Garda to be sentenced later for coercive control of his girlfriendPadraig Conlon 26 Jul 2022
By Sonya McLean
A terminally-ill woman has outlined how her former partner, a garda, told her the only reason he had visited her while in hospital was to “watch you bleed to death”.
The 43-year-old woman was giving her victim impact statement in the sentence hearing of the 42-year-old man who harassed, threatened, assaulted, stole from and controlled the woman for over four years after they met online in 2017.
The court heard that the man sent the woman over 30,000 messages over those years and in one 14-hour period, in July 2018, sent her 652 messages, amounting to one message every 90 seconds.
The messages were described in court as threatening, degrading, vile and abusive. In one message he described her as being “riddled with cancer”, in another, while she was on holiday without him, he said he hoped she would “get raped and bleed”.
In another, after they had a row while on holiday together, he messaged her the following morning and said she was “flaunting your body around the pool” calling her a “dirtbox” and a “scumbag”.
The man threatened to stick a knife in her in one voice message.
He also also took photos of her naked, unbeknownst to her and threatened to post them online.
The man pleaded guilty at Dublin Circuit Criminal Court to a charge of coercive control in relation to the woman within the state on dates between January 1, 2019 and November 30, 2020. The law for the offence came into effect in January 2019.
The guilty plea was accepted on the basis of full facts in relation to a further 19 counts including harassment, assault causing harm, criminal damage, threats to cause criminal damage, endangerment, theft and threats to kill.
The man, who cannot be named for legal reasons, joined the gardaí in 2000 but was suspended from duty in March 2021, following a search of his home arising out of this investigation.
Yesterday Sean Gillane SC, defending, confirmed that he will resign from An Garda Siochana.
Detective Inspector Cormac Brennan told Shane Costello SC, prosecuting, that an investigation was launched against the man after he made a complaint about one of the woman’s relatives and handed in his own phone to allow for it to be examined in the context of that allegation.
Officers became concerned that there was an abusive relationship between himself and the victim and they arranged to meet the woman. She later made a statement of complaint, which ran to 280 pages.
The book of evidence also includes 1GB of electronic data, communication between him and the woman, which counsel said equates to 33,000 pages of information or almost two volumes of the Encyclopedia Britannica.
The woman took to the stand to read her victim impact statement in which she outlined how, after an initial normal relationship with a “charming” and “funny” man, he “slowly and surely” broke her down.
“I was not just fighting cancer. I was up against a monster who would take away any chance I had of surviving,” she said.
She said she couldn’t battle cancer and a war with him. “I always thought if I could get better, I could get away from him.”
“I believed he was going to kill me so many times. I can feel the weight of him on my body, choking me, ripping out my hair from the roots. I was afraid to show vulnerability as that was when he attacked me the most,” the woman continued.
She said he was aware of how weak and sick she was from chemotherapy and described him stealing her cancer medication, knowing that she couldn’t afford to replace it.
She described an occasion of driving to hospital with the man in the passenger seat. He became verbally abusive and she pulled over to let him to get out. He then took her hospital bag with him.
Later he came to the hospital. He told her that the only reason he was there was so he could “watch you bleed to death”. He began to record her and she asked that he be removed from the hospital.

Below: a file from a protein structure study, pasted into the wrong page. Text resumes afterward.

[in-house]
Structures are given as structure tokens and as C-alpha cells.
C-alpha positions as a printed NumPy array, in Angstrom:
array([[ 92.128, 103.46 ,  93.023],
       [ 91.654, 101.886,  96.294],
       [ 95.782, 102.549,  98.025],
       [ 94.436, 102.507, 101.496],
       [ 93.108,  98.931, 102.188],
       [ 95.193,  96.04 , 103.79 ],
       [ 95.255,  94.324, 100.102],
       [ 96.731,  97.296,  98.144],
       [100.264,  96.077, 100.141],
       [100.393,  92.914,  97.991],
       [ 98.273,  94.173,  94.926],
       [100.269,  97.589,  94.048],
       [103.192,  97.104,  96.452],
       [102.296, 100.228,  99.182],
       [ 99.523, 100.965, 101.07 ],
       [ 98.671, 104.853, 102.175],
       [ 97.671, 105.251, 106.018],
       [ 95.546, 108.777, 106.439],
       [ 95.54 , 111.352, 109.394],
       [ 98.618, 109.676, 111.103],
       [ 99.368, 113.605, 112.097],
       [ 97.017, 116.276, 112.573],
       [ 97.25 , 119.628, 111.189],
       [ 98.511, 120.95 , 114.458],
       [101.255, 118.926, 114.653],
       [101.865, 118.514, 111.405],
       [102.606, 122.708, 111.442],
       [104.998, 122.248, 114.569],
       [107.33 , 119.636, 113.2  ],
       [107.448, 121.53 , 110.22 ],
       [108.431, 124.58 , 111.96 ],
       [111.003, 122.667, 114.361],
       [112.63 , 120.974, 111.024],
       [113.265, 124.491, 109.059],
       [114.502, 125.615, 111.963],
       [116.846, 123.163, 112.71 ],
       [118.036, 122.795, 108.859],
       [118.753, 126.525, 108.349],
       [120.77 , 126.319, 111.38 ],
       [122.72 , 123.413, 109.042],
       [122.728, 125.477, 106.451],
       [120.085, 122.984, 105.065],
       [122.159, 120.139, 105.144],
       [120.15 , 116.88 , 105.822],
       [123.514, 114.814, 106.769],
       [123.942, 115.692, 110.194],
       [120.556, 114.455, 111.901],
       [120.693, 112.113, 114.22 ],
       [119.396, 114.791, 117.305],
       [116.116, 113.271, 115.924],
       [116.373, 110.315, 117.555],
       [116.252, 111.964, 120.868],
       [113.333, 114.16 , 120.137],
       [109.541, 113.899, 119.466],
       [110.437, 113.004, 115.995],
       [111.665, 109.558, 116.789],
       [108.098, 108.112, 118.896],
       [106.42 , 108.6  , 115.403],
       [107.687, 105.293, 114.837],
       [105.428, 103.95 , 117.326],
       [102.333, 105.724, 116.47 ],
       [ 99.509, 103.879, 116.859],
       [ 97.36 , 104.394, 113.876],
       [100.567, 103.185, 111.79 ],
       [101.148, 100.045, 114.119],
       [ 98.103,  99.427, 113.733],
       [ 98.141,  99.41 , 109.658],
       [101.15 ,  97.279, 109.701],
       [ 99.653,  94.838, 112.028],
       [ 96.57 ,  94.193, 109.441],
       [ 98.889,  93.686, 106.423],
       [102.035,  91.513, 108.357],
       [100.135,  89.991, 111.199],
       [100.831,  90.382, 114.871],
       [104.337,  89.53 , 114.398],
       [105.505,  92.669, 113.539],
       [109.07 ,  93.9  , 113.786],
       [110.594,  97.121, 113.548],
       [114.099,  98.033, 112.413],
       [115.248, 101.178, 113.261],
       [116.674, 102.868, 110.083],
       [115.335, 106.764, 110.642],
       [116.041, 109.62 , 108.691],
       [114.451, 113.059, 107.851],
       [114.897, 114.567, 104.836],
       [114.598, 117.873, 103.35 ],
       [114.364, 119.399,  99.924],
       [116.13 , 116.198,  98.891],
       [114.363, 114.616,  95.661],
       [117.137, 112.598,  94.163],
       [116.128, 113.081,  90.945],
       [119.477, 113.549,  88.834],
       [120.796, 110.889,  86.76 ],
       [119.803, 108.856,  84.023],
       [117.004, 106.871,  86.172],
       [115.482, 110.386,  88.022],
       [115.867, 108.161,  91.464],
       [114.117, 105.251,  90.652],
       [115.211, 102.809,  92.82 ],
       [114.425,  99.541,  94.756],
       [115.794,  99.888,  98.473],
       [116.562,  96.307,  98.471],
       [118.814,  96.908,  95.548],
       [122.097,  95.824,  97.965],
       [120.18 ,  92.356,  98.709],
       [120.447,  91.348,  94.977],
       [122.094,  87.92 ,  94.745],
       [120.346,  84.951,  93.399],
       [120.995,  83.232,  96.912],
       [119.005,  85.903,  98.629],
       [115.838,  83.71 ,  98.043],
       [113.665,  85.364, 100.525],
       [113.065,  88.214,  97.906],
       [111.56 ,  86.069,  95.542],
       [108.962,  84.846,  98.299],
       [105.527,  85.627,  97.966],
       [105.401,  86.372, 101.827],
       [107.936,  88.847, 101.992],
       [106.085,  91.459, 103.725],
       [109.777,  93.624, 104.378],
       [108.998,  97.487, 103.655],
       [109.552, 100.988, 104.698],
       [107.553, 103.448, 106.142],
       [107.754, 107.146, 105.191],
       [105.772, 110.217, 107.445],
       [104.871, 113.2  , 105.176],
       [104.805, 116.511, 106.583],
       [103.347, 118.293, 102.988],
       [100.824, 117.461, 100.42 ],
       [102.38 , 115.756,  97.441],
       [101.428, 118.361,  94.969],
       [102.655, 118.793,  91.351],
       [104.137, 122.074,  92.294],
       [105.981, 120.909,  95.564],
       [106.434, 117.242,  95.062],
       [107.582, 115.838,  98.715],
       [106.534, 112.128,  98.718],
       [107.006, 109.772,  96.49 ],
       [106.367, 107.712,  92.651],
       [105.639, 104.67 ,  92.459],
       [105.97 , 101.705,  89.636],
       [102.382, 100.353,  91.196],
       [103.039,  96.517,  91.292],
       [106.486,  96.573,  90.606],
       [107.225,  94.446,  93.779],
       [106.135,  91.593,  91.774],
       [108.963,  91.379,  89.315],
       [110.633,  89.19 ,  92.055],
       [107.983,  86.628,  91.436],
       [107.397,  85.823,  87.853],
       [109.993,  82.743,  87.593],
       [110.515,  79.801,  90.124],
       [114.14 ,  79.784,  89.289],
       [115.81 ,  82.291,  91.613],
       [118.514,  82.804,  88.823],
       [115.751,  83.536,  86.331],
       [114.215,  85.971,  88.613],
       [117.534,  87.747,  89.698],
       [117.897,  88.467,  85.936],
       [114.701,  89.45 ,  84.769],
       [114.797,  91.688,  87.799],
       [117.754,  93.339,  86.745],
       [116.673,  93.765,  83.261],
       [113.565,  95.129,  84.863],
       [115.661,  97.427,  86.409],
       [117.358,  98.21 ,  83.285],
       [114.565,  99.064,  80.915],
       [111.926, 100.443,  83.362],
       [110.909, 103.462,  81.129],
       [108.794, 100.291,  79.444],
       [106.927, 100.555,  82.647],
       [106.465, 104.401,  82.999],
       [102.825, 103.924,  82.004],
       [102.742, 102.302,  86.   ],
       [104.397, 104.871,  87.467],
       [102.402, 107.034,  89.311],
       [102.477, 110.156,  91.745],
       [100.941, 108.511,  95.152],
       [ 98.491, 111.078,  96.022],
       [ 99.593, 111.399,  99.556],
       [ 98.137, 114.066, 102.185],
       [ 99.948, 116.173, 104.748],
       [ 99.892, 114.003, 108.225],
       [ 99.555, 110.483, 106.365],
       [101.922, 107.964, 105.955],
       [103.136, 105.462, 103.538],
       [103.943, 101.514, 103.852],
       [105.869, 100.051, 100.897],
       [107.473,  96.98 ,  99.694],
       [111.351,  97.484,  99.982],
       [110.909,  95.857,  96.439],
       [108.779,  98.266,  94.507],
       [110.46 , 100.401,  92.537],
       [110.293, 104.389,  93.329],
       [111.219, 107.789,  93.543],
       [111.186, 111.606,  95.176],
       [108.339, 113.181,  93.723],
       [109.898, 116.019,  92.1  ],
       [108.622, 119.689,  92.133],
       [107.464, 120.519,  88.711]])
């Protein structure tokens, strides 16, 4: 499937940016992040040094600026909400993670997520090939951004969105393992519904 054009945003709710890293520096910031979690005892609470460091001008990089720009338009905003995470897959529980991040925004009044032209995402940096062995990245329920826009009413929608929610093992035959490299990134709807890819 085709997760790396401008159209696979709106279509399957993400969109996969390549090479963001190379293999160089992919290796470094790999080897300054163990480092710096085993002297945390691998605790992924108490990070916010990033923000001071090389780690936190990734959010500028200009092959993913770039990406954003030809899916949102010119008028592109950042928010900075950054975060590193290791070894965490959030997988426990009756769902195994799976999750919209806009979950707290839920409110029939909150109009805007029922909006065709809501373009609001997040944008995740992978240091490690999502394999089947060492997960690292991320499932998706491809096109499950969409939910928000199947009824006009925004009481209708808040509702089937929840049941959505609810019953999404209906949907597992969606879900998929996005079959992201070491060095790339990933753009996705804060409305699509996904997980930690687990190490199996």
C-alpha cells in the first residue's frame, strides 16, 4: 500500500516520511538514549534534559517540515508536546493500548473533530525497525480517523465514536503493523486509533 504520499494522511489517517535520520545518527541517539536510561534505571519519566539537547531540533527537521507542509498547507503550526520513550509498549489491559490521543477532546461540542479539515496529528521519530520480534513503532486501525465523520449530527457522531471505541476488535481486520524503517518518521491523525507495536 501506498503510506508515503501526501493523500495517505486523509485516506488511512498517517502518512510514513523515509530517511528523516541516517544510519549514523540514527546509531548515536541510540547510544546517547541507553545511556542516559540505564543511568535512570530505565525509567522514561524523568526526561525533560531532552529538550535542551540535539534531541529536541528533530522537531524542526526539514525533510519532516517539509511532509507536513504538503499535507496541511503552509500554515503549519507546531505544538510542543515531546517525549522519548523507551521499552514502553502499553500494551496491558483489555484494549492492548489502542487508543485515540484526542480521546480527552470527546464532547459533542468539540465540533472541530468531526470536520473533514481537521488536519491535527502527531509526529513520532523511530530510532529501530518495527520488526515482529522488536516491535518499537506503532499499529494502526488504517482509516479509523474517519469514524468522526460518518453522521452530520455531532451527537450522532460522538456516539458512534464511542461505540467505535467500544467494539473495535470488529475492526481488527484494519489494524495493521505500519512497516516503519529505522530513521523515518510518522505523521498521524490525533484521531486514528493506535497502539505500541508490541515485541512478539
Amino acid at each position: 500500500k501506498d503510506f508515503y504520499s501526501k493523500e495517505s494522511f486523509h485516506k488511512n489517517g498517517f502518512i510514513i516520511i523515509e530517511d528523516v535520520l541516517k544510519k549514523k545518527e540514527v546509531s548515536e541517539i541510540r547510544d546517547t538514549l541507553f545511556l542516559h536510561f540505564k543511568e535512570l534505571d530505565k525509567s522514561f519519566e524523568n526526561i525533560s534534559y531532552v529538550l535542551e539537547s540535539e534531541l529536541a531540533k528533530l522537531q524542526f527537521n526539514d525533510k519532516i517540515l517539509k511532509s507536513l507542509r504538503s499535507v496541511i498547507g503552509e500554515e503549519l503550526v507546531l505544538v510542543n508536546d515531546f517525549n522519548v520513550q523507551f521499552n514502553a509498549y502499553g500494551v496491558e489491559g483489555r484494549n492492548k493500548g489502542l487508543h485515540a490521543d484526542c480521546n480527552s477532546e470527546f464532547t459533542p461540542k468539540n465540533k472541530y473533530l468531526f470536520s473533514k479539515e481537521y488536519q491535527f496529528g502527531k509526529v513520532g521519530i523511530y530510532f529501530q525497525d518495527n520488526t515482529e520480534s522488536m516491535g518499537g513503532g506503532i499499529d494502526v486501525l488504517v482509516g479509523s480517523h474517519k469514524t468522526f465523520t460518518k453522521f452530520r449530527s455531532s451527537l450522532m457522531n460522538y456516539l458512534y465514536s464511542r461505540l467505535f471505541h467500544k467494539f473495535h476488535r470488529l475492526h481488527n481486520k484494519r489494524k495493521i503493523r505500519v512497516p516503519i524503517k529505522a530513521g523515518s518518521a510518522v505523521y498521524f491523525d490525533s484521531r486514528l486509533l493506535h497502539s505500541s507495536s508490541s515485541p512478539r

“The was the last straw…..that is the day he broke me,” she said.
The woman said she felt like the man knew what was going on in her mind because he had access to her phone.
“It felt like my mind was broken glass. I didn’t know what was right or wrong anymore because he was breaking my mind,” the woman continued.
She said she can no longer walk past a garda or a garda station without feeling physically sick and described how “the process to get justice has taken its toll”.
“My time is very precious as I don’t know how much time I have left,” the woman said before she added that the mental abuse she suffered was worse than the violence. “He was beyond evil with his words”.
“I thought having cancer was the worst thing that ever happened me but I believe he is worse than any cancer. I couldn’t endure any more pain and torture from this man,” the woman said before she added that she had considered taking her own life.
“He has robbed me of so much that I cannot get back. I was ashamed of what I put up with from him. The shame and judgement from other people allows the abuser to get away with so much,” the woman said.
“Women are afraid to tell the truth. I have survived him with cancer, so I want others to know they can too.” The woman concluded her statement by encouraging other people in a similar position to come forward.
Judge Martin Nolan adjourned the case overnight to allow him to consider an application by Mr Gillane to adjourn the case pending the preparation of a psychological report. He said if he refuses the adjournment he will proceed to sentence.
The man was remanded in custody pending that decision after counsel said his client was prepared to have his bail revoked.
Mr Gillane asked Judge Nolan to accept that his client had given 20 years of service to An Garda Síochána during which he did good and difficult work but accepted that the man has “brought dishonour to himself and the organisation”.
“Being a garda was something that he always wanted to be and it was regarded by him as a great achievement and very, very important to him” . He added that it was an essential part of his identity and sense of self.
Mr Gillane said there was nothing in his client’s work and upbringing “either personally, professionally or otherwise” for anyone to “suspect or conclude” that he would end up in court for something as upsetting or serious as this.
Counsel said his client had had long standing unaddressed mental health difficulties including depression and anxiety and said he was referred to a GP for help as an older teenager.